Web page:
Stop thread shedding
To deal with shedding that occurs while the cone is in use, some embroiderers cover the cone with a “sock” made of netting. This product, sold by some thread manufacturers, was developed from a homemade remedy employed by freehand chainstitchers. Working with heavyweight rayon fabric, operators of manual chainstitch machines often used real socks placed over their thread cones to control shedding. To add more control, the stitcher would cut a notch in the bottom of the large cardboard cone holding the chainstitch thread, and the thread would follow this patch: through the notch, up through the inside of the cone, exiting through the cone’s top opening. In this way the thread is controlled, but not restricted from fluid movement.
Use waxed paper to help with sewing metallic thread
You can use waxed paper as a backing with nylon fabrics. It seems that the lubricating properties of the paper when activated by the needle's heat results in fewer thread breaks. You can also have good luck using waxed paper as a backing when sewing with metallic threads. Place the waxed paper next to the garment, then a piece of regular backing next to the machine table. The reduced friction on the metallic thread makes an incredible difference in reducing the number of thread breaks. The metallic thread also has a smoother look when sewn into the fabric.
Repairing embroidered logos
How many times have you already unhooped a garment before you notice missing embroidery in a design because of an undetected thread break or empty bobbin?
Consider using a manual satin stitch machine for performing such repairs. These machines make the same type of stitch as computerized equipment, but instead of being controlled by a pantograph and a computer program, the goods are guided beneath the needle by a skilled operator. The width of the stitch is determined by a knee control, and the speed by a foot pedal.
This is much more efficient than placing a garment under the head of a computerized machine and jogging the pantograph a dozen times to realign the design. This technique works better than markers for covering bobbin thread that has been pulled to the top side of the fabric. With practice, missing column sections as well as lettering can be replaced discreetly. Fill stitched areas are not as well suited for this repair method because the repetition of the fill sequence cannot be duplicated manually.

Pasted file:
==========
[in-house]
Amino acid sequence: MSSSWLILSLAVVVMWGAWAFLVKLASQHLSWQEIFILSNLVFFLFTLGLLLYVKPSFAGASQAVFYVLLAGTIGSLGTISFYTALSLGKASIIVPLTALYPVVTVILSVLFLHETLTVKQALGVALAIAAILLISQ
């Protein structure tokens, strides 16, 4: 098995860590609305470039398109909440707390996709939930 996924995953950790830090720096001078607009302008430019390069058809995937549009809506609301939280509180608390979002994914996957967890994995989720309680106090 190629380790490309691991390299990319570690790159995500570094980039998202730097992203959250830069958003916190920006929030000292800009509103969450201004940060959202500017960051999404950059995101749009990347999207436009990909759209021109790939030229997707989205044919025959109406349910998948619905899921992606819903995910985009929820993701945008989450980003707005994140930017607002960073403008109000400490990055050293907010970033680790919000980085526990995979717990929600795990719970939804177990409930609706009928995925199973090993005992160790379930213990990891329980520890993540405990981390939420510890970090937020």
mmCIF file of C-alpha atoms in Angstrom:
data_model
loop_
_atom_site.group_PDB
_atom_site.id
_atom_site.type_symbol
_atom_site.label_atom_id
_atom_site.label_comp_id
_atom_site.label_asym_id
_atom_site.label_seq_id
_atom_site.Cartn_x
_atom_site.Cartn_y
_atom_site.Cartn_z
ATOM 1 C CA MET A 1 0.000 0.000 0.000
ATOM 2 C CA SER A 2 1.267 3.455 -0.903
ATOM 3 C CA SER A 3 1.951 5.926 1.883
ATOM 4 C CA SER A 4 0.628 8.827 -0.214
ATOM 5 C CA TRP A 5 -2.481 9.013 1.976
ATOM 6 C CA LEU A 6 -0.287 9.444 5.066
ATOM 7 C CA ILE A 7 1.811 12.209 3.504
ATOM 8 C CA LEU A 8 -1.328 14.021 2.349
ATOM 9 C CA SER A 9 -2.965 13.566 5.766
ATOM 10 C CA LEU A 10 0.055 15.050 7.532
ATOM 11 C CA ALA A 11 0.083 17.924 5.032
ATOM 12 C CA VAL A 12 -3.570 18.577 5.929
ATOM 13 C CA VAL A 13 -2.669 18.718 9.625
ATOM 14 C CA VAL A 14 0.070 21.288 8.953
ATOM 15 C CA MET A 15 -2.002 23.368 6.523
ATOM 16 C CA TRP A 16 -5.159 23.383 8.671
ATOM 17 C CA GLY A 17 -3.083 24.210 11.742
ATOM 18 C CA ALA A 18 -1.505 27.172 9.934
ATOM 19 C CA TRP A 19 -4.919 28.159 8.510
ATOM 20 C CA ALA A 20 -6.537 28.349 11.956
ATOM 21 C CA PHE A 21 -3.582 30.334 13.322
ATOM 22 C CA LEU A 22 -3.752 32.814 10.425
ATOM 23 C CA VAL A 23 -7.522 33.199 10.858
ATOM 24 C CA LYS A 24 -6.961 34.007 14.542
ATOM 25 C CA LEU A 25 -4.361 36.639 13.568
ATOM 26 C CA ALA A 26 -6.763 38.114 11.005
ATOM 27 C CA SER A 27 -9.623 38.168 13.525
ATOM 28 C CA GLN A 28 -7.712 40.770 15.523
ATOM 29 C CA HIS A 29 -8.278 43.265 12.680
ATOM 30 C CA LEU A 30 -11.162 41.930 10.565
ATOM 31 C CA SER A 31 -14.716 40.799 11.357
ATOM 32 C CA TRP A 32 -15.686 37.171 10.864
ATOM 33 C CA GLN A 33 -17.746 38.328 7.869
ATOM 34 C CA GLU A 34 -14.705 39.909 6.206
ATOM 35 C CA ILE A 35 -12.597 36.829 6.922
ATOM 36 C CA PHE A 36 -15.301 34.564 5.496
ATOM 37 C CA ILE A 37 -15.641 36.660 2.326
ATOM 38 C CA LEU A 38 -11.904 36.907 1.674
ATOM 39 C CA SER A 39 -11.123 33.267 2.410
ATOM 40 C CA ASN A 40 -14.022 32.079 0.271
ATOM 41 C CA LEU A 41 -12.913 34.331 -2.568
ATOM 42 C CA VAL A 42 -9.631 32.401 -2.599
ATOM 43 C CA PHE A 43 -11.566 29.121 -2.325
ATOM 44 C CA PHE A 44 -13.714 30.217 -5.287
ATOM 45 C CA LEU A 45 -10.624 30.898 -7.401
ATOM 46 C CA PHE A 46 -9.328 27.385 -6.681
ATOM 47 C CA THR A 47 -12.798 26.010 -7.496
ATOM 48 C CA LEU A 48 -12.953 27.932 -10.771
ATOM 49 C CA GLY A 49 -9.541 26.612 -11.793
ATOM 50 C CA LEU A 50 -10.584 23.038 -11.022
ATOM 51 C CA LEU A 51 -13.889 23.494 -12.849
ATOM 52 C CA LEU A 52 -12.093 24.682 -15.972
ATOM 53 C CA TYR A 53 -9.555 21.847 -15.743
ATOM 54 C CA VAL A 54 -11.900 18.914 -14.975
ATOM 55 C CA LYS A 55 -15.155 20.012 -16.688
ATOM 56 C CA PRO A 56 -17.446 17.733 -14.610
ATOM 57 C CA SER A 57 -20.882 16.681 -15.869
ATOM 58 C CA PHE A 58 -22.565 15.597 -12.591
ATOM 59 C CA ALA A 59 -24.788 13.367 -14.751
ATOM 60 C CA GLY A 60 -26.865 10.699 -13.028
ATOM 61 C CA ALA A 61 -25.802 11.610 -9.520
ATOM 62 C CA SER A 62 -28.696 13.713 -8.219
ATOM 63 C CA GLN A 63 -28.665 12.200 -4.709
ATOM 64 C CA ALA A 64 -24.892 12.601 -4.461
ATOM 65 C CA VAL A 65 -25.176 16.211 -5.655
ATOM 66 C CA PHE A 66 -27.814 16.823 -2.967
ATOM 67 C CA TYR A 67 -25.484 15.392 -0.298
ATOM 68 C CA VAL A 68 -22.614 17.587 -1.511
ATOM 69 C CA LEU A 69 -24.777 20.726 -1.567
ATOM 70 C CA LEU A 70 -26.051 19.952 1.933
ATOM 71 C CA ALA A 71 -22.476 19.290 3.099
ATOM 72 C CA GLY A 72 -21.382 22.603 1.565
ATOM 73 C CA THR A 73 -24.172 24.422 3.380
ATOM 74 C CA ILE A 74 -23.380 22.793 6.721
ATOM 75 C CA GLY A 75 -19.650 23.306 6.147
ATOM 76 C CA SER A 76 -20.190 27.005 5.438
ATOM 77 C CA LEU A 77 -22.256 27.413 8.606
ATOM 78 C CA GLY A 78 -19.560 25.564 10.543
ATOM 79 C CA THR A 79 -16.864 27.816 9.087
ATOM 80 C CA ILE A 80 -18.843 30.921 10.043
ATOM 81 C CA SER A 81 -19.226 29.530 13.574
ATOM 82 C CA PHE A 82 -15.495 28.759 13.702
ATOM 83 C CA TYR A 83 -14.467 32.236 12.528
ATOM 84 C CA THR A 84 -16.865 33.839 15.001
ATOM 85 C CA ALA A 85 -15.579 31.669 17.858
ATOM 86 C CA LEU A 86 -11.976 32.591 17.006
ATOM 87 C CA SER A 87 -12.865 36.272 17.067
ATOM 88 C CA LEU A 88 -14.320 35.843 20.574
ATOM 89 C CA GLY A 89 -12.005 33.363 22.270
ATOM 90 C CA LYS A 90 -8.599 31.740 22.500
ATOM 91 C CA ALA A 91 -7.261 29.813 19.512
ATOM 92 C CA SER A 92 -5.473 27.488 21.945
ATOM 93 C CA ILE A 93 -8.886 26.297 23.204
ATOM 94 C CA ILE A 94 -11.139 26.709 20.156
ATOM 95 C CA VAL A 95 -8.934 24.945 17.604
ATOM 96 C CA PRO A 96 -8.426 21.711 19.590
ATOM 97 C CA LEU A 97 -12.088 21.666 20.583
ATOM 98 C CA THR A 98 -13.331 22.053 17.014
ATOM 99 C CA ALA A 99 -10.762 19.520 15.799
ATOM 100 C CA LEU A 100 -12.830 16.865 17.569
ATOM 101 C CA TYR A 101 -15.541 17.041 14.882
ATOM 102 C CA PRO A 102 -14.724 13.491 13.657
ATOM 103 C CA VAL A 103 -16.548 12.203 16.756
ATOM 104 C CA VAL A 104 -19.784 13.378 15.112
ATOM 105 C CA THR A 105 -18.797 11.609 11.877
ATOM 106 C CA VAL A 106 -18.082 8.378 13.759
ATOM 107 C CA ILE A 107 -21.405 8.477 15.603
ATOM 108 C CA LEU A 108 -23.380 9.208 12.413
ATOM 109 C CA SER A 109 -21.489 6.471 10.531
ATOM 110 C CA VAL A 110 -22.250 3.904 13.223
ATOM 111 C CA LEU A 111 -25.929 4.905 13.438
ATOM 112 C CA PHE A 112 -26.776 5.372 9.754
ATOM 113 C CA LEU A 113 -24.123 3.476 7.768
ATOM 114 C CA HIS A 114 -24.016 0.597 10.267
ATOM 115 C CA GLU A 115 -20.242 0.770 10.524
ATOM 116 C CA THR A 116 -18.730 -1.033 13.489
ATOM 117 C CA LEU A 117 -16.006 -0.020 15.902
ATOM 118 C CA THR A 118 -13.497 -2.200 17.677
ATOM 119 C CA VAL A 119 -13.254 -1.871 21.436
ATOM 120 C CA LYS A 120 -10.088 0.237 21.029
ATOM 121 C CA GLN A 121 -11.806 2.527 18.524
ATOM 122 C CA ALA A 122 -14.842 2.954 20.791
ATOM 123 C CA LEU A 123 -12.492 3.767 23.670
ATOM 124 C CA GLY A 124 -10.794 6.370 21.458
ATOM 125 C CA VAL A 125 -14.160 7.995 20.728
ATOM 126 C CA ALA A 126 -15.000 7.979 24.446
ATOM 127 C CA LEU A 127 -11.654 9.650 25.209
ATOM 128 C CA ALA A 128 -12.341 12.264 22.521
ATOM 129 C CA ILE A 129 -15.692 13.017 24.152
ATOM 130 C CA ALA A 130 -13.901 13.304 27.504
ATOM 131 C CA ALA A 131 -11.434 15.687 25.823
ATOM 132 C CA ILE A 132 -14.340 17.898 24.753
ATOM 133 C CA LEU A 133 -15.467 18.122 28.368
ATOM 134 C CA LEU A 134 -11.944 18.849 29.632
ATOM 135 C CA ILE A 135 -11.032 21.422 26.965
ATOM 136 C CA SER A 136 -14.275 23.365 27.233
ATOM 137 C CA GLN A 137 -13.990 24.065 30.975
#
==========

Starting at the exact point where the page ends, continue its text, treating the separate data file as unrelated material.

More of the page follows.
Because this machine is a true monogram machine, it can also be pressed into service for personal monograms when you don't want to tie up your computerized equipment to apply single names. This type of embroidery machine is still manufactured by most major industrial sewing machine manufacturers, and even older, used models will give many years of repair service.
Protecting embroidery samples
Often a shop’s best embroidery samples become worn out quickly because, naturally, because these are the very pieces customers want to handle the most. Yet, because embroidery is even more beautiful when viewed closely, most of us hesitate to put these items out of our customers’ reach.
One solution is to enclose these samples in plastic bags with a vacuum food saver machine. The lightweight, crystal clear film protects the embroidery from moisture, dust and soil. You can sometimes find these machines at thrift stores or garage sales.
More and more shops are realizing the benefits of using framing presses in their shops. Use of a press allows the hooper to get excellent surface tension on goods, easily hoop heavy or bulky goods, hoop faster and reduce the risk of repetitive motion disorders.
Using a framing press is a double-edged sword, however. Because the press affords its user super human strength, it is possible to force an inner ring into an outer ring that is adjusted too tight. This can result in third degree hoop burns, where the fibers of the fabric are actually bruised or stretched.
Test for proper hoop adjustment by first hooping the goods by hand. Adjust the outer ring to easily accommodate hand hooping, then use this adjustment setting for the hoops on the press.
Sometimes, however, the inner ring is the source of hooping tensions. The head of the press holds this ring so tightly that it is difficult to remove the hooped garment. Unfortunately, over-tightened hoops are sometimes used with presses, because a properly adjusted hoop will come apart when removed from an improperly adjusted press head. Overcome this problem by adjusted the screw heads or ball bearing screws on the press head so it releases the inner ring more easily.
Better grip for hoops
Many embroiderers have developed their own unique techniques for getting their hoops to grip just a bit better. By affixing velvet ribbon to your hoops can help provide the friction needed for tighter gripping power. Specifically, glue a strip of velvet ribbon around the inside of the larger ring of your hoop, and the outside of the smaller ring. The fabric of the garment to be embroidered will then be sandwiched between the velvet ribbon and, hopefully, will not slip out of the hoop as easily.
Trimming around backing is neither quick nor easy, but there is a way to make it so. Use an inexpensive seam ripper, which can be purchased at your local fabric store, to trim around backing materials. Use the sharp point to poke through the backing to get you started on your way to trimming. Then, carefully slide the seam ripper around the embroidery, keeping the short end with the protective ball against the garment at all times.
The seam ripper has an added advantage: It can also be used to remove unwanted embroidery stitches by simply running the blade along the bobbin stitches on the underside of the embroidery.